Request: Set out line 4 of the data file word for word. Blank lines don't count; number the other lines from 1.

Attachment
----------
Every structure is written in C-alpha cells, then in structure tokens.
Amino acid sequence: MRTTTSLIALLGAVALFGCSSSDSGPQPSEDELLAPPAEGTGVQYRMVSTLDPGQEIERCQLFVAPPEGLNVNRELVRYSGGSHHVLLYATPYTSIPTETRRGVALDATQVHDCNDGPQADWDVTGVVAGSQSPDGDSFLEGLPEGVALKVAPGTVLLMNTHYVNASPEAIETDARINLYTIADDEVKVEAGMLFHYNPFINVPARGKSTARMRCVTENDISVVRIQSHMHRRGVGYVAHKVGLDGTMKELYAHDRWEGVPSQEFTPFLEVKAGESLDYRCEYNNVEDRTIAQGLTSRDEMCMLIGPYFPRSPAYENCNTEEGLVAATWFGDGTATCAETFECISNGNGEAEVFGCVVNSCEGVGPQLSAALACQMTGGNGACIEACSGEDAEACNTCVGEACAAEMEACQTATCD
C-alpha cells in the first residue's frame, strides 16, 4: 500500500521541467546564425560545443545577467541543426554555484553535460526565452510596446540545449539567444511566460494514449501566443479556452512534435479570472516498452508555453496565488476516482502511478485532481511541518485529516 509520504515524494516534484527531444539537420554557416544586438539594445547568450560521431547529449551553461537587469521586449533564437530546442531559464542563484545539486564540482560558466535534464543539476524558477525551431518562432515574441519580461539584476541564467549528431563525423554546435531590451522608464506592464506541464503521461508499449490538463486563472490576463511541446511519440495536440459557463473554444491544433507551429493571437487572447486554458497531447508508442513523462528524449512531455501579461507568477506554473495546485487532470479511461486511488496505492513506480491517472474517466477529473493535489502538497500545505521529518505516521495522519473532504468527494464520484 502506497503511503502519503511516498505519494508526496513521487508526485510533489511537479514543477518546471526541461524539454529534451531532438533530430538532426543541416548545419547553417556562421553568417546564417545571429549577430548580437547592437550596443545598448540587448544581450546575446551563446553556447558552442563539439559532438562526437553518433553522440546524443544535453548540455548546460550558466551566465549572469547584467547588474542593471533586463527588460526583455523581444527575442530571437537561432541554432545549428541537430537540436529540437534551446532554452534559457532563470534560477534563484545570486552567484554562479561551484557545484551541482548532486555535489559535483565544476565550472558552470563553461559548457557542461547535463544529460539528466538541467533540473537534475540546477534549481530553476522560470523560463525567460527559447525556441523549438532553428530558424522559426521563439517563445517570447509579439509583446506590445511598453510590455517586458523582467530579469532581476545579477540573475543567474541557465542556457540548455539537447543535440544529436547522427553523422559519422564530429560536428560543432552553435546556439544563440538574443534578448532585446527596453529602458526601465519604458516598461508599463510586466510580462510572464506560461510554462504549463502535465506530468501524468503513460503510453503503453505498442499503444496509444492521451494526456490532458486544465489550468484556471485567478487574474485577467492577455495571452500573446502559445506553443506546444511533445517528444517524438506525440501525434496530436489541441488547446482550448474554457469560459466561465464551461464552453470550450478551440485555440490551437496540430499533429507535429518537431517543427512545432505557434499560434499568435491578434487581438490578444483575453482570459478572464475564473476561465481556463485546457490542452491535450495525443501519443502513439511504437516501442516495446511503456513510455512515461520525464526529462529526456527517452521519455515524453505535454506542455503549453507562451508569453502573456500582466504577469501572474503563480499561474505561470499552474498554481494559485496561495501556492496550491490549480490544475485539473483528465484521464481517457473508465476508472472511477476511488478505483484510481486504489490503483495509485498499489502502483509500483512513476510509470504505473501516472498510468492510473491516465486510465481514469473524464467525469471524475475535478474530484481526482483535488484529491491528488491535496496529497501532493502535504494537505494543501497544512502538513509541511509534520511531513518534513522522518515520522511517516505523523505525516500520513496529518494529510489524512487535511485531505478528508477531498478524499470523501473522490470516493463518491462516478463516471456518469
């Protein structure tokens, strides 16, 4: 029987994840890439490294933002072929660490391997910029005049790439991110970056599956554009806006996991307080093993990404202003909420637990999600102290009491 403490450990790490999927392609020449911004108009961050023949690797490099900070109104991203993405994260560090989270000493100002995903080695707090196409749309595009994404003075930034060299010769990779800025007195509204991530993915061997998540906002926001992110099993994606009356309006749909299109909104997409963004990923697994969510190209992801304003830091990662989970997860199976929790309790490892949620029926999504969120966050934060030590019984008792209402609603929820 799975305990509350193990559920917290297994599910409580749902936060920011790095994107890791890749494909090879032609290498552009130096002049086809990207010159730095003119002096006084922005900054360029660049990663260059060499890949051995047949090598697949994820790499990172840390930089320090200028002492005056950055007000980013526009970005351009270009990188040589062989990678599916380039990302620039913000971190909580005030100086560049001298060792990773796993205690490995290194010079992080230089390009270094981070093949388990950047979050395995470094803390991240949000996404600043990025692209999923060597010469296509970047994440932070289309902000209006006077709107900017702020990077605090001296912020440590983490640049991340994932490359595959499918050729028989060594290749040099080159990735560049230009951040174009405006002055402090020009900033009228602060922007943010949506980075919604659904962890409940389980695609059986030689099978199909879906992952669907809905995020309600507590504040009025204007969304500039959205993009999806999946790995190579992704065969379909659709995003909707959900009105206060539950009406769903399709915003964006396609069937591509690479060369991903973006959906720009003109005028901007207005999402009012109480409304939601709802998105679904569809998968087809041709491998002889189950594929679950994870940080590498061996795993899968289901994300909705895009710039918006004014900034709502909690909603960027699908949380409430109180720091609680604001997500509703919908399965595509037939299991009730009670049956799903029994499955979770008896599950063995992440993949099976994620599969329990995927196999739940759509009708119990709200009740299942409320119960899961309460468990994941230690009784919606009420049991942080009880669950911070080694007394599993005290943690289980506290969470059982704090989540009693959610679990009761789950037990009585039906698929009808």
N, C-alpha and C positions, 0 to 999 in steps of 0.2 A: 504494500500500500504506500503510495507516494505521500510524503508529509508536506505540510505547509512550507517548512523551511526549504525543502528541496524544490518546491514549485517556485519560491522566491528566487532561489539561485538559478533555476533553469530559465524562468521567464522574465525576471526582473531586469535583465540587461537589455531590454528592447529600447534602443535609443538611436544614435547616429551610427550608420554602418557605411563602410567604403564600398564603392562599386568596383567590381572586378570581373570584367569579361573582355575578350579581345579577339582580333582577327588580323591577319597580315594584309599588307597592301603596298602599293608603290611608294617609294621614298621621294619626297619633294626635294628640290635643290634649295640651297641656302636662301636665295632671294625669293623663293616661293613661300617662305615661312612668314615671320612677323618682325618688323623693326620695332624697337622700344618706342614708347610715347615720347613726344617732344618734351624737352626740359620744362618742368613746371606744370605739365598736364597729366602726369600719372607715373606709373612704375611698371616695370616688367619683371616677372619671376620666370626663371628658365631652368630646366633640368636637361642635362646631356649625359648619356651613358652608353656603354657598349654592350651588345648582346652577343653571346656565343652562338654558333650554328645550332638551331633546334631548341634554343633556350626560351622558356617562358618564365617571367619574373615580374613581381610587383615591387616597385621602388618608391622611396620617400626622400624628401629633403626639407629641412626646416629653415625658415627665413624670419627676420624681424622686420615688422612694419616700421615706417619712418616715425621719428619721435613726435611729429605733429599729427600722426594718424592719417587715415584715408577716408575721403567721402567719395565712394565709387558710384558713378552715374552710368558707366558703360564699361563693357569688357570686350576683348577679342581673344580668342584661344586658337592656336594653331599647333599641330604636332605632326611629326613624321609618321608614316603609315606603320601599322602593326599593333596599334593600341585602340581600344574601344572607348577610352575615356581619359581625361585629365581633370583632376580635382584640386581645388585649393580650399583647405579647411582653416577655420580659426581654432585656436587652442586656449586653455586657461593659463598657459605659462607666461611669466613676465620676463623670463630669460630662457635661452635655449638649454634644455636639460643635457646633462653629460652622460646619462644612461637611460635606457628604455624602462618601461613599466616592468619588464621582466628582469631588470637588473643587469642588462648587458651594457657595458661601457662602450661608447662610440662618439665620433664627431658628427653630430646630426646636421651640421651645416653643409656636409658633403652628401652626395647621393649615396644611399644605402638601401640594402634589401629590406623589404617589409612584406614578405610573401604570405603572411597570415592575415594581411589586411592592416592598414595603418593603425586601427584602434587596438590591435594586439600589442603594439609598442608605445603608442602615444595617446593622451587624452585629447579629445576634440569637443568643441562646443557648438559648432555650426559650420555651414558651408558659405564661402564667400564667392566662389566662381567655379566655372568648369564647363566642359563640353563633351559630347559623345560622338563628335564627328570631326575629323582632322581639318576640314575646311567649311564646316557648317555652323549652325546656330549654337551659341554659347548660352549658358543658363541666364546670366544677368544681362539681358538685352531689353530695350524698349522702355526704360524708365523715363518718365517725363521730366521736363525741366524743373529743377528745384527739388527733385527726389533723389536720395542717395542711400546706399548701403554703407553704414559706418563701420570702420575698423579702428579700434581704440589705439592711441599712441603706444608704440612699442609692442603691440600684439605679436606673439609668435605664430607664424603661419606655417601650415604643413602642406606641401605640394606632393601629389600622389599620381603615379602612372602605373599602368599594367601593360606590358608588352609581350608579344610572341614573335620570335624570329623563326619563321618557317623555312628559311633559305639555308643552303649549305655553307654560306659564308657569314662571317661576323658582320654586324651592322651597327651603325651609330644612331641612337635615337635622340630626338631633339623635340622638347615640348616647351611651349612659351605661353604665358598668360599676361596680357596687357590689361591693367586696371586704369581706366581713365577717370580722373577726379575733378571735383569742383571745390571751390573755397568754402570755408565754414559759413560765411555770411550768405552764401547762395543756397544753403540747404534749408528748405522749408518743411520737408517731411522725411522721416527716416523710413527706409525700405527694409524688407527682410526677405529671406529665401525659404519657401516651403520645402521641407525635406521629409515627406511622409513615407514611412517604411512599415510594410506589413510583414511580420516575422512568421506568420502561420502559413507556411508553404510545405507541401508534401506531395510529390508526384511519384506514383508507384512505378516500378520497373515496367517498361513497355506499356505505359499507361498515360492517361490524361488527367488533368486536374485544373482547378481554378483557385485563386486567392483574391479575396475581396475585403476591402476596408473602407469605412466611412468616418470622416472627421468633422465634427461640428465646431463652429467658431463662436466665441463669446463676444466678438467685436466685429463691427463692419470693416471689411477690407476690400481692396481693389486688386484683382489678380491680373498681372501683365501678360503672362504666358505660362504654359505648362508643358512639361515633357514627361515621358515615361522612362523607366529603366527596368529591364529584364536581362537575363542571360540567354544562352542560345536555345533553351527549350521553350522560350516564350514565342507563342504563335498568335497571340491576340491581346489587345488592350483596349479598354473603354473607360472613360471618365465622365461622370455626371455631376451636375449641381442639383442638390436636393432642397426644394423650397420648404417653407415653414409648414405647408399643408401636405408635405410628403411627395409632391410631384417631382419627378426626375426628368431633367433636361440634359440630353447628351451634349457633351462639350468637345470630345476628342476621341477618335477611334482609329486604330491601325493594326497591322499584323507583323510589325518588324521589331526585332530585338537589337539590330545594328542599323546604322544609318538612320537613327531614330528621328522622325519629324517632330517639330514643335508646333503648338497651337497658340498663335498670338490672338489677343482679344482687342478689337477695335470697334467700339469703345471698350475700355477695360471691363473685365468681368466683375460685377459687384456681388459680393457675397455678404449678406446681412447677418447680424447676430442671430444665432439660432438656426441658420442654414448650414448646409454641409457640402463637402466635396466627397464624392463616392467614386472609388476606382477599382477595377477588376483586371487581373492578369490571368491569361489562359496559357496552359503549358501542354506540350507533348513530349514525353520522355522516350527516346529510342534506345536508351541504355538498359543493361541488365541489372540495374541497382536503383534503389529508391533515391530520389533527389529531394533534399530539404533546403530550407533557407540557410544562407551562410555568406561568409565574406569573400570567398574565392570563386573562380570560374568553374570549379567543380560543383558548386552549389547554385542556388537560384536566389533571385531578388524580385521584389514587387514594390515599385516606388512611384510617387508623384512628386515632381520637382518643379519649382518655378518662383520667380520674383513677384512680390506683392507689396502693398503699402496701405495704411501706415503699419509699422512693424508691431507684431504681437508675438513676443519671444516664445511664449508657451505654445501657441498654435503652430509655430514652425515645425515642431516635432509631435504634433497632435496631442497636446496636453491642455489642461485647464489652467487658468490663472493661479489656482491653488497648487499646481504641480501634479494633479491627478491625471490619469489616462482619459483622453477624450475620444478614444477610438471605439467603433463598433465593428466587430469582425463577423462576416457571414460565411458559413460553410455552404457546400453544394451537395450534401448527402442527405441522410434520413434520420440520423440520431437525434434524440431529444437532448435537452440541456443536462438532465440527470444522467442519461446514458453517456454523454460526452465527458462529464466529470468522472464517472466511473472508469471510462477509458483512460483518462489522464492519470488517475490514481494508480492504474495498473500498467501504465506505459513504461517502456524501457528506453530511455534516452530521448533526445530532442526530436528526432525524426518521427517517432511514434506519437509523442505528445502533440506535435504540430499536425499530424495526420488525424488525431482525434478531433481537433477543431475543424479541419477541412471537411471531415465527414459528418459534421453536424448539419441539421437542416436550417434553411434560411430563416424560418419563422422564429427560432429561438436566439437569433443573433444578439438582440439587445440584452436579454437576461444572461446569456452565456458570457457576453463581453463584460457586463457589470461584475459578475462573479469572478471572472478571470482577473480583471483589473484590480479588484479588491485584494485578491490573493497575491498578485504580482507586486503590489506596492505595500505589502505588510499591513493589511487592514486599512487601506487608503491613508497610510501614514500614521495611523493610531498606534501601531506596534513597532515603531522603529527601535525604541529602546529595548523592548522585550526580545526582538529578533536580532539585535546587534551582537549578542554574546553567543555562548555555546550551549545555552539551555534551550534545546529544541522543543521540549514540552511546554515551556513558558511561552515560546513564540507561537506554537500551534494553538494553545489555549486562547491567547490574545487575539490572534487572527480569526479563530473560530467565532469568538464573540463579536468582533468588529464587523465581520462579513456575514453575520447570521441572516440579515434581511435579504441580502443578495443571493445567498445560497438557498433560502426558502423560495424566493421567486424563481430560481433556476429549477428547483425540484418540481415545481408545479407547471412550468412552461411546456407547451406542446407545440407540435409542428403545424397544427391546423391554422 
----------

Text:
């Protein structure tokens, strides 16, 4: 029987994840890439490294933002072929660490391997910029005049790439991110970056599956554009806006996991307080093993990404202003909420637990999600102290009491 403490450990790490999927392609020449911004108009961050023949690797490099900070109104991203993405994260560090989270000493100002995903080695707090196409749309595009994404003075930034060299010769990779800025007195509204991530993915061997998540906002926001992110099993994606009356309006749909299109909104997409963004990923697994969510190209992801304003830091990662989970997860199976929790309790490892949620029926999504969120966050934060030590019984008792209402609603929820 799975305990509350193990559920917290297994599910409580749902936060920011790095994107890791890749494909090879032609290498552009130096002049086809990207010159730095003119002096006084922005900054360029660049990663260059060499890949051995047949090598697949994820790499990172840390930089320090200028002492005056950055007000980013526009970005351009270009990188040589062989990678599916380039990302620039913000971190909580005030100086560049001298060792990773796993205690490995290194010079992080230089390009270094981070093949388990950047979050395995470094803390991240949000996404600043990025692209999923060597010469296509970047994440932070289309902000209006006077709107900017702020990077605090001296912020440590983490640049991340994932490359595959499918050729028989060594290749040099080159990735560049230009951040174009405006002055402090020009900033009228602060922007943010949506980075919604659904962890409940389980695609059986030689099978199909879906992952669907809905995020309600507590504040009025204007969304500039959205993009999806999946790995190579992704065969379909659709995003909707959900009105206060539950009406769903399709915003964006396609069937591509690479060369991903973006959906720009003109005028901007207005999402009012109480409304939601709802998105679904569809998968087809041709491998002889189950594929679950994870940080590498061996795993899968289901994300909705895009710039918006004014900034709502909690909603960027699908949380409430109180720091609680604001997500509703919908399965595509037939299991009730009670049956799903029994499955979770008896599950063995992440993949099976994620599969329990995927196999739940759509009708119990709200009740299942409320119960899961309460468990994941230690009784919606009420049991942080009880669950911070080694007394599993005290943690289980506290969470059982704090989540009693959610679990009761789950037990009585039906698929009808």